‘Endemic’ child abuse was part of everyday life, inquiry told

Children lived in fear due to the “widespread abuse” of potentially thousands of boys and girls in care homes, an inquiry into child abuse has been told.

Decades of abuse at residential institutions, including the former Quarriers Village cottages in Inverclyde, is being investigated by the Scottish Child Abuse Inquiry.

The inquiry has heard evidence of sexual, physical and emotional abuse inflicted upon children by employees at the village, which served as a child residential institution from the 19th century until the 1980s.

Stuart Gale QC, on behalf of the Former Boys and Girls Abused in Quarriers (FBGA), described the abuse as “endemic in certain cottages and was a part of everyday life”.

“In the relevant period, certainly hundreds – if not thousands – of children suffered abuse in Quarriers,” he told the inquiry, urging judge Lady Smith to address the scale of the abuse in her findings.

Mr Gale referenced the apology by the organisation and quoted the evidence of chief executive Alice Harper accepting “there was widespread abuse of children at Quarriers”.

He argued Quarriers “must have known several decades ago about the scale and nature of the abuse which went on”.

“It is a matter of regret that an apology of this nature was not issued many years ago,” he said.

“It is known that in the period since 1930 to date, in excess of 30,000 children were in residential care in Quarriers.

“The majority of applicants who gave evidence made it clear that they were not alone in suffering abusive practices but that they observed and were aware that many of their contemporaries were abused.”

Mr Gale added: “The number of identified abusers, whether convicted or not, clearly dispels the suggestion that abusers were rare bad apples within a barrel of otherwise kind and competent carers.”

Detailing recurring issues in witnesses’ statements, Mr Gale took aim at the “underlying atmosphere of fear” which existed in Quarriers.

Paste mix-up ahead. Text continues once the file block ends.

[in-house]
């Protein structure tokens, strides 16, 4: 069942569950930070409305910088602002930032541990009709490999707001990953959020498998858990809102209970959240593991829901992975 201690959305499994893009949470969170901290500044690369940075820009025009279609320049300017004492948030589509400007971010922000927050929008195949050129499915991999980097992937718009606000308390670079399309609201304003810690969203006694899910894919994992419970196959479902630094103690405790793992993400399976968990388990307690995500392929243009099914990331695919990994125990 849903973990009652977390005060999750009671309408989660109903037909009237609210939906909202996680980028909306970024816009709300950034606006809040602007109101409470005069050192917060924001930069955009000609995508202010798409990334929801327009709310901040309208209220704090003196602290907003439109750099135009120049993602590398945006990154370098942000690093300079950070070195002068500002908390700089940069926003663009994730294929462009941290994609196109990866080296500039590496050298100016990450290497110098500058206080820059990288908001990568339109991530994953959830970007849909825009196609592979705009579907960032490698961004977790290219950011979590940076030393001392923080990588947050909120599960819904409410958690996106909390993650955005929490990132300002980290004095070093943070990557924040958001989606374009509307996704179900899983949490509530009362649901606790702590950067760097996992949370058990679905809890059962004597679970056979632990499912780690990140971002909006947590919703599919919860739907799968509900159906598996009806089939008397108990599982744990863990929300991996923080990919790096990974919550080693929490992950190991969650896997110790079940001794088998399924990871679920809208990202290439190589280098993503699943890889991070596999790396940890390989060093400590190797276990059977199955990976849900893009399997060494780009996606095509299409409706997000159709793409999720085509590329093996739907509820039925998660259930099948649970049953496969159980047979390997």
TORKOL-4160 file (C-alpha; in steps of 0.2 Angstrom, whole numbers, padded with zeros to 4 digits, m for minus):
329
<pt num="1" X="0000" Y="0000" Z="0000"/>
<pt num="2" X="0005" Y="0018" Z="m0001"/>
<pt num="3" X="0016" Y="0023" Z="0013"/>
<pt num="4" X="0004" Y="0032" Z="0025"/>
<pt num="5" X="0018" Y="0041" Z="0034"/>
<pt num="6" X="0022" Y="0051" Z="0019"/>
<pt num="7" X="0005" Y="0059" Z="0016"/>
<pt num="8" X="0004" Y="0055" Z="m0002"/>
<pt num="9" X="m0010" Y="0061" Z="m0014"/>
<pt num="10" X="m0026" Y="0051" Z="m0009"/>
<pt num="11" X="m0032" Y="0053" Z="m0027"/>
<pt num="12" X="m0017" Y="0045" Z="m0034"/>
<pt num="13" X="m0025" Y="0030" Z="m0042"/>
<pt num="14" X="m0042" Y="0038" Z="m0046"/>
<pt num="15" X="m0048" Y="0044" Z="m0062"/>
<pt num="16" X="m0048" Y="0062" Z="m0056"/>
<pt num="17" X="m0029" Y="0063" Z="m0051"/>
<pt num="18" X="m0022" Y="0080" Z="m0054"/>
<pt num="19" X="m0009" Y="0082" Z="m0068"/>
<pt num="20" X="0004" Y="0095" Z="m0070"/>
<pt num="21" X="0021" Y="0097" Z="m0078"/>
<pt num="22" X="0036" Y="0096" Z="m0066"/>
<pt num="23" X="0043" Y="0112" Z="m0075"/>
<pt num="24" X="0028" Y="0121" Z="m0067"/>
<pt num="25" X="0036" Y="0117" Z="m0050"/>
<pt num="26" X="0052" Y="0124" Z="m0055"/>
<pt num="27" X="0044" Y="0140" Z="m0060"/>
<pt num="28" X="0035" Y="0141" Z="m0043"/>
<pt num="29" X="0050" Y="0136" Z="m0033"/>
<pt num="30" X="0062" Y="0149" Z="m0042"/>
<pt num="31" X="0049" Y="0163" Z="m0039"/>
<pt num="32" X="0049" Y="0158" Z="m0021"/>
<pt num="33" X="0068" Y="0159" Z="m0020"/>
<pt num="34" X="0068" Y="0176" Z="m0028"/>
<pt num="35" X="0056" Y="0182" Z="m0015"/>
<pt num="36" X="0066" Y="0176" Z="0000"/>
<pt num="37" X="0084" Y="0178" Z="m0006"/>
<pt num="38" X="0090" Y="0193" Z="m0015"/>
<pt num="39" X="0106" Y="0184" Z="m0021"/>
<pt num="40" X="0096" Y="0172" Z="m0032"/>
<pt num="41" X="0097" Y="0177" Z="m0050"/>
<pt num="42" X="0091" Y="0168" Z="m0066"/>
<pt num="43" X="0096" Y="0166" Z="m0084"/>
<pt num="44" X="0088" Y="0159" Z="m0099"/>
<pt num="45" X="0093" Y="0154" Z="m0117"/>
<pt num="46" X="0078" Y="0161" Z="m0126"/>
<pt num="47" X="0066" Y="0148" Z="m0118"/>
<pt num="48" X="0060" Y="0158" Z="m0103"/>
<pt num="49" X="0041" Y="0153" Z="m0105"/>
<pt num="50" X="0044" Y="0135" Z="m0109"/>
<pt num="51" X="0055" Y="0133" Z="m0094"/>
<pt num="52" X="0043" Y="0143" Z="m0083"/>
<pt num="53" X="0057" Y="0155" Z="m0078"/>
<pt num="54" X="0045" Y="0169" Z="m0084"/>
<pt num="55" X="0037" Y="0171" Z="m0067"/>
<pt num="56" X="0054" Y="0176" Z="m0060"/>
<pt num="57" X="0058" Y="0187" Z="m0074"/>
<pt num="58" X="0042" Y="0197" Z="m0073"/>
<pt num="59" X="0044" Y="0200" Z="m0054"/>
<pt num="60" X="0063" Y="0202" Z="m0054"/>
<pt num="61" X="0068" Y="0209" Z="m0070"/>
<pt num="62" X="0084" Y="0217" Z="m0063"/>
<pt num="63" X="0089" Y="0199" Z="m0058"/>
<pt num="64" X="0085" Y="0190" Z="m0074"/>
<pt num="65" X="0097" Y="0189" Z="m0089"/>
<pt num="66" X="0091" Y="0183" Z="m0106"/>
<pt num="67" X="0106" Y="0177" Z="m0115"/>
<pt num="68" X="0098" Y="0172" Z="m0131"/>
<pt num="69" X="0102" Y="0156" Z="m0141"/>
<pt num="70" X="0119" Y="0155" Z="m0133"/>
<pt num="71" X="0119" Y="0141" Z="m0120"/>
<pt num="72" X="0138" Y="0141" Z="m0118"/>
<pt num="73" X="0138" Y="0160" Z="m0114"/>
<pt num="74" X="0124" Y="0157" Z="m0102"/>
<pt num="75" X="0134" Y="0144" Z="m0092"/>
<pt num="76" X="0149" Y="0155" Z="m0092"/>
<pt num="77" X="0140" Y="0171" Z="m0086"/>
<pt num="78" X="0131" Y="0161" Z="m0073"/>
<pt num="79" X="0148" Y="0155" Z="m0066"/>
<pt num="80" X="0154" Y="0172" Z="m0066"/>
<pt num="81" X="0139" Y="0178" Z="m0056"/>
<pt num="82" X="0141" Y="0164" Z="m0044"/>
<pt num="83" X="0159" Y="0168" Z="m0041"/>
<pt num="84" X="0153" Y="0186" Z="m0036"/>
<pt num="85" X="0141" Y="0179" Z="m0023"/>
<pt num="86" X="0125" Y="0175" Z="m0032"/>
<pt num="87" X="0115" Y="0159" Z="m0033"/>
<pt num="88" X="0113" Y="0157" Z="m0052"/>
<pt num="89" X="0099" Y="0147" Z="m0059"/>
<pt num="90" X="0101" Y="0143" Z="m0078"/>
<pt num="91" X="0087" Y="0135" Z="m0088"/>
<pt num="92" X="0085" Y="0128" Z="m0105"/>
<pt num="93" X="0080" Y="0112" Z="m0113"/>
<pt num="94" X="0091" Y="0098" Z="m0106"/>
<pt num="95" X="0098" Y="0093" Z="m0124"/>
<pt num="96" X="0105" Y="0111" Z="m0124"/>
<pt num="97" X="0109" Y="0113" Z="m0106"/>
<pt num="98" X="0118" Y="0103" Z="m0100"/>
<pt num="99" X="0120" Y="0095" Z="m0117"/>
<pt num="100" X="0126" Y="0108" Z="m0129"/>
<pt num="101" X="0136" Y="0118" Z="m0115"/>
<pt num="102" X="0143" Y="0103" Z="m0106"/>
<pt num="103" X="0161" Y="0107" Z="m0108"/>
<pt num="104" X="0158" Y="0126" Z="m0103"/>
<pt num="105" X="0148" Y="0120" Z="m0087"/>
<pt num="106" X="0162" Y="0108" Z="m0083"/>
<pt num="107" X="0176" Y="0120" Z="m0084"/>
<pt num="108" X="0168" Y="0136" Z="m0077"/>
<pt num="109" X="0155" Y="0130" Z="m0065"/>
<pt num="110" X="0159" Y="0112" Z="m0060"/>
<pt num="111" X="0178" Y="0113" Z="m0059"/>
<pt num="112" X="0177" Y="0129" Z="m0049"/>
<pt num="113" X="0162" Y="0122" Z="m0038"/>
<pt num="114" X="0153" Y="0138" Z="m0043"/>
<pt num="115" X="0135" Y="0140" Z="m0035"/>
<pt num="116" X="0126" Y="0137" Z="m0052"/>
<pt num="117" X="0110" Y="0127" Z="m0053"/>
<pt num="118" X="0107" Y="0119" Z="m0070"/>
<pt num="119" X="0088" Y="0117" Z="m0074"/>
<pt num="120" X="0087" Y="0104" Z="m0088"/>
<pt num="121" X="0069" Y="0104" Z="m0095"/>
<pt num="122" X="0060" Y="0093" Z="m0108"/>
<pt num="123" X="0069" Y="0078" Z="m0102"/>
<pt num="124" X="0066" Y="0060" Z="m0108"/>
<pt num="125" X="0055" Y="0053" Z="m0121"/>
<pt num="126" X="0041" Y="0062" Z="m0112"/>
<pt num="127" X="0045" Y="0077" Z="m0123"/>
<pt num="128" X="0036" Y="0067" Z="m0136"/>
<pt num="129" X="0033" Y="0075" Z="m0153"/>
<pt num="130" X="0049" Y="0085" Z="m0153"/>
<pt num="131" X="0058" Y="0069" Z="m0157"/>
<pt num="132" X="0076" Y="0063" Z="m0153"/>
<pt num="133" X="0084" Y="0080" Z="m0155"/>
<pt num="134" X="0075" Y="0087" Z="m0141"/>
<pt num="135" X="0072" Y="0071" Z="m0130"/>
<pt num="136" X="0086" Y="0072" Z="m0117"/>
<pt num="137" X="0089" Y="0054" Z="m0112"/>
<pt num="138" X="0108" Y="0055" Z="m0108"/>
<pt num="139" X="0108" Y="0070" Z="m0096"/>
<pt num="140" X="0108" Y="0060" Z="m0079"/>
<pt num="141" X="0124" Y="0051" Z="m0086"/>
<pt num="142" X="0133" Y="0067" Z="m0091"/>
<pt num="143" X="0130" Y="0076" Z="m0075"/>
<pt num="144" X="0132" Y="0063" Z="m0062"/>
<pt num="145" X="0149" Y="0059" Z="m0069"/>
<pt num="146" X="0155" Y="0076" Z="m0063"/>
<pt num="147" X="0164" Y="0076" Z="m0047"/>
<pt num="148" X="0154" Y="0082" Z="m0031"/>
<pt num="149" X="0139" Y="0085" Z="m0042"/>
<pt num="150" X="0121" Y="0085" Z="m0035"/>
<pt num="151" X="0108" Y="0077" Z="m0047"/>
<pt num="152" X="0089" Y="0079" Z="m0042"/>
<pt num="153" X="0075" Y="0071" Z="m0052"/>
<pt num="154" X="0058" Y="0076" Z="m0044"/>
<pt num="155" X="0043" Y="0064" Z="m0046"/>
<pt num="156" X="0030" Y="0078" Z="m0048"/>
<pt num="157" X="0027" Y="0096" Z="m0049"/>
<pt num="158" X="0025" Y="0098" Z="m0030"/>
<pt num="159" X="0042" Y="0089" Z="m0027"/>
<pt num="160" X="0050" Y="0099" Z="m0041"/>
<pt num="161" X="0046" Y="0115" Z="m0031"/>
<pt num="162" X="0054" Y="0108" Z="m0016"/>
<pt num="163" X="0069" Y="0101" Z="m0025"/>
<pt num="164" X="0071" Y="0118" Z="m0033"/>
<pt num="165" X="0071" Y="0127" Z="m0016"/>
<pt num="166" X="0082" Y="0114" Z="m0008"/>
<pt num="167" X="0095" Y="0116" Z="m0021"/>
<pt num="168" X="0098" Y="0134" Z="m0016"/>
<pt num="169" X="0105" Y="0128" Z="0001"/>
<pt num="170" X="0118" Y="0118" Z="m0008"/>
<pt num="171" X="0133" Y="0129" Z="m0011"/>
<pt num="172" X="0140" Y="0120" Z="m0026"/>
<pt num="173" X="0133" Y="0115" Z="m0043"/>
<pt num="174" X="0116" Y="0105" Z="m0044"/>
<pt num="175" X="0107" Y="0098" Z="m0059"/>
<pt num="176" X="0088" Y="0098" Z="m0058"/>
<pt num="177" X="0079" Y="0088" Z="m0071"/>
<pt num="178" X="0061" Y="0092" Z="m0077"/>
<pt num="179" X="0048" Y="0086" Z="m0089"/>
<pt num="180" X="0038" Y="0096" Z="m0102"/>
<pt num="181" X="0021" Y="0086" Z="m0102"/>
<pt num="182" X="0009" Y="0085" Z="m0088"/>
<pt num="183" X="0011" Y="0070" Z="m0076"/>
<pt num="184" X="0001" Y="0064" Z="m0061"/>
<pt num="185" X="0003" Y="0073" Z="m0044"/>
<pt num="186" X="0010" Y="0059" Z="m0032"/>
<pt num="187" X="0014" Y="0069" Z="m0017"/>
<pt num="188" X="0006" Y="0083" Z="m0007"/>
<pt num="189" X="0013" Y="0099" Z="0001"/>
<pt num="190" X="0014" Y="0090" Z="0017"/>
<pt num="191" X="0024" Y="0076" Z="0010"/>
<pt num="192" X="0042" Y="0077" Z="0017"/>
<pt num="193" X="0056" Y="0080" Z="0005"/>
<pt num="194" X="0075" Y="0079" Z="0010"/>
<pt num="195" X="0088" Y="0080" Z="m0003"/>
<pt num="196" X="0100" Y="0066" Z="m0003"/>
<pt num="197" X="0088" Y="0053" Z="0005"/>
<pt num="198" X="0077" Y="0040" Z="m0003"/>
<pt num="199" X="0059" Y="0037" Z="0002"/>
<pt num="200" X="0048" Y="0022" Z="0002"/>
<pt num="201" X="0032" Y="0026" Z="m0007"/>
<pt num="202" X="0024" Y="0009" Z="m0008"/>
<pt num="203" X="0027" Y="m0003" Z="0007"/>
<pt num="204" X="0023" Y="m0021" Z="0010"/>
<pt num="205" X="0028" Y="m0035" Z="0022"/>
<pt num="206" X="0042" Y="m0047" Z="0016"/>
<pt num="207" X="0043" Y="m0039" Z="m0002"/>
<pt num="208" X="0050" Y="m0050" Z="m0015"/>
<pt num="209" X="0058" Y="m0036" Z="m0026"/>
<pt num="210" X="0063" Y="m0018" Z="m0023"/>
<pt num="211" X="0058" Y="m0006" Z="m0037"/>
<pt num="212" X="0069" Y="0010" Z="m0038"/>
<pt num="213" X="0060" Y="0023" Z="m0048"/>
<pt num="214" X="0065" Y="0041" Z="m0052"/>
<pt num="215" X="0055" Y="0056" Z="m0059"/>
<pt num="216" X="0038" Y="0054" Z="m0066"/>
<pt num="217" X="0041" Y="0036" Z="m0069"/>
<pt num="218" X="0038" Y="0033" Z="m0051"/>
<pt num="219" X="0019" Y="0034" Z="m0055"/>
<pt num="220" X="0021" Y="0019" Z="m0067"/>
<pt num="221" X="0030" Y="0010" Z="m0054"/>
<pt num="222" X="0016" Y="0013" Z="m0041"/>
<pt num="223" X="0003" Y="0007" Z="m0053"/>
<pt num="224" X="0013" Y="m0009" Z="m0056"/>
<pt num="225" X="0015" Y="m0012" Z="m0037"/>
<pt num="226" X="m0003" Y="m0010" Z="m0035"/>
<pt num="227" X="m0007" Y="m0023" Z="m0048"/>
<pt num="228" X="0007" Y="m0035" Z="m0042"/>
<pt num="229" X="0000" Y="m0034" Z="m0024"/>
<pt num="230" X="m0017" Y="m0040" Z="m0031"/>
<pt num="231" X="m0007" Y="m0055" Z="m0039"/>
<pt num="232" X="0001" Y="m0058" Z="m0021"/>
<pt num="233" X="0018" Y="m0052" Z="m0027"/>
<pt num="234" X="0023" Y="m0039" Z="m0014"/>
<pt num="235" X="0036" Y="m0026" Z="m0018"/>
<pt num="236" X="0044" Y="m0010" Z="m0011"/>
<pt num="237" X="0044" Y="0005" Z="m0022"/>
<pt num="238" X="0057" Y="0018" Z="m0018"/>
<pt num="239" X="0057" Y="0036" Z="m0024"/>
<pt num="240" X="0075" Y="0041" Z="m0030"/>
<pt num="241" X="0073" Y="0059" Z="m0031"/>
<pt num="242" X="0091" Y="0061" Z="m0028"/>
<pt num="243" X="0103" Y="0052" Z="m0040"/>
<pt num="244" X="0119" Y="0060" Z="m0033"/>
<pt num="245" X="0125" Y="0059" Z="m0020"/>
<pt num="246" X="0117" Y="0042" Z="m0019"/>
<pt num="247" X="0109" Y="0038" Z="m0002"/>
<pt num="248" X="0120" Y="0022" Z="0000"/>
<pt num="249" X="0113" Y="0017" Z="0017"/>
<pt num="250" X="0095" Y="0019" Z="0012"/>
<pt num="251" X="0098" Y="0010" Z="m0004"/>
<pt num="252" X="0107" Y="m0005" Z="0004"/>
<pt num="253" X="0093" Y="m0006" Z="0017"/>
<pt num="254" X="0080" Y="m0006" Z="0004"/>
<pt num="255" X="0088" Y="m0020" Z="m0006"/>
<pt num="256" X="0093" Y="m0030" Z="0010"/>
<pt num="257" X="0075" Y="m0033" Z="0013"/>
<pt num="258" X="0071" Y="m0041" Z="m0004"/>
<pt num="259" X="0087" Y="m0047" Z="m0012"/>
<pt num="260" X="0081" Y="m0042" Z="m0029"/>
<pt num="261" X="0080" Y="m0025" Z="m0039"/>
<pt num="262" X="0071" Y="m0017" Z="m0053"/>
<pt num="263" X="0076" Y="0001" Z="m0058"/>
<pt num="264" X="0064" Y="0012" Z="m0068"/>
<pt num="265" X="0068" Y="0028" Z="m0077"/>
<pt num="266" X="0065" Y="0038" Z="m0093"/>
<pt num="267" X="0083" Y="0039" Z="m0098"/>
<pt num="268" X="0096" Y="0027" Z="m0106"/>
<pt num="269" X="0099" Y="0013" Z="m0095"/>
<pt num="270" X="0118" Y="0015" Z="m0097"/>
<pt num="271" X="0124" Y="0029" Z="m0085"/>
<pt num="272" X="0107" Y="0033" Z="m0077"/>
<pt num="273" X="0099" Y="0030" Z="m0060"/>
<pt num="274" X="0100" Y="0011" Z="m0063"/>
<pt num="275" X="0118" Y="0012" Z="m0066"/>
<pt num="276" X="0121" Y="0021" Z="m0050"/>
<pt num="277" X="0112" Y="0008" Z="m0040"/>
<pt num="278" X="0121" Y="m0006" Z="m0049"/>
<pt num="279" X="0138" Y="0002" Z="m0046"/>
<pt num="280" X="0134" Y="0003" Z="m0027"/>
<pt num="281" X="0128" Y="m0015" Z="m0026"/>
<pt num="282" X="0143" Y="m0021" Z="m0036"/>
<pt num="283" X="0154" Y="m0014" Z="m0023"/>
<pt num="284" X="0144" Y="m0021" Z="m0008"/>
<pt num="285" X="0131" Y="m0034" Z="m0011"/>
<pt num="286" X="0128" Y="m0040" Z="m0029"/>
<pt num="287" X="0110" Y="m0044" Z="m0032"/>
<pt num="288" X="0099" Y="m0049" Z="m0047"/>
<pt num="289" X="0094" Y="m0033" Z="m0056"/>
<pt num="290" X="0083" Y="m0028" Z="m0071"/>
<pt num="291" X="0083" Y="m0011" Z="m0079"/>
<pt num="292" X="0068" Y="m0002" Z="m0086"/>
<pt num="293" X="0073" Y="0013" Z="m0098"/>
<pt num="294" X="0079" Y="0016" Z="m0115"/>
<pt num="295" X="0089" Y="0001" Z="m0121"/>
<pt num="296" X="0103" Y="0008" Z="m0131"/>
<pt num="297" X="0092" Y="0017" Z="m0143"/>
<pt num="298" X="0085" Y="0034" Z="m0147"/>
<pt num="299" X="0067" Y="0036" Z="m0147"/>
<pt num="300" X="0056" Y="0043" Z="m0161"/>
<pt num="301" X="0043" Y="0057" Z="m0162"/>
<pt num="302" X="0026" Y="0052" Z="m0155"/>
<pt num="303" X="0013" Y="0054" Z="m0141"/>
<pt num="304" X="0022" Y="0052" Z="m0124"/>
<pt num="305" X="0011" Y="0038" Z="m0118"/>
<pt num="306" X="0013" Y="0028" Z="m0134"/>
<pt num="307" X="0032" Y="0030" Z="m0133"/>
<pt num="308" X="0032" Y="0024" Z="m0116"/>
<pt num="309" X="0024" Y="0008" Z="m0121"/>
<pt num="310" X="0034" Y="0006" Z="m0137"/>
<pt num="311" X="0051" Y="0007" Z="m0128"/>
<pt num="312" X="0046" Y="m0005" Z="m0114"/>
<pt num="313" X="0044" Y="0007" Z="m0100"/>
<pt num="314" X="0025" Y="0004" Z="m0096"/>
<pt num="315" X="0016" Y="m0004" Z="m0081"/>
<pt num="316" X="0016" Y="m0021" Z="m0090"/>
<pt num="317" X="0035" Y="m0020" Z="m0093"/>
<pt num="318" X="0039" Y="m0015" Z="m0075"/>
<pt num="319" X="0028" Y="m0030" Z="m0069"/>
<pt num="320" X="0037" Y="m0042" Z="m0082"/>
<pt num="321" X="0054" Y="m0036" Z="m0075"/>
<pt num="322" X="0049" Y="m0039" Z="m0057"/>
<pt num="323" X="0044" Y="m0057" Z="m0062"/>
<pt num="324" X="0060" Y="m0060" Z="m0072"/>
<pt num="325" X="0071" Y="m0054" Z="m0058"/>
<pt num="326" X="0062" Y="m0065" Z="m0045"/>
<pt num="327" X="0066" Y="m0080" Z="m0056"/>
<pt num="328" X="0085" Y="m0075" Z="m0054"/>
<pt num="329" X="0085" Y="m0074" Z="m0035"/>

In addition to addressing alleged sexual abuse in the care homes, he said: “Themes have emerged which have been consistent over the years – the casual violence, whether simply gratuitous or under the guise of supposed punishment handed out to children, the appalling treatment of those who were bed wetters, the cruelty of force feeding, the separation of siblings within the village and the isolation of children from those in the outside world.

“The nature and level of abuse that has been disclosed in this case study indicates that some of the house parents who were abusers were not just persons who were out of their depth in caring for children – given the depravity of the abuse that we have heard of, the characterisation of some house parents and carers as ‘evil’ has to be said.”

He praised the bravery of witnesses coming forward and giving statements before the inquiry and rebuked critics who have doubted their claims.

“Applicants came before the inquiry with a range of personalities and characters, to be expected of a large number of disparate individuals,” he said.

“The chancers, the money grabbers, and the nutters were notable by their absence and those who previously castigated survivors in those terms should take a long hard look at themselves.”

Beginning the closing submissions of the latest stage of investigations, counsel James Peoples QC said the evidence heard by the inquiry painted a picture of “children who were powerless” and felt they would not be believed if they reported abuse, describing a tendency for a system of “controlling” the children rather than caring for them.

Speaking about the work of the people who ran the cottages, which sometimes had up to 30 children in each home, Mr Peoples said: “Even if love and affection were not deliberately denied, the work was demanding, it was not well valued and was relentless.

“This resulted in variable standards of childcare – some good and some bad, children who were afraid to report, or were not listened to when they did, and no time to provide nurturing and affection.”

More than 100 people have now given either oral or written statements as evidence during the 42 days of the inquiry into three child residential institutions – Quarriers, Barnardos and Aberlour.

The inquiry in Edinburgh continues on Tuesday.

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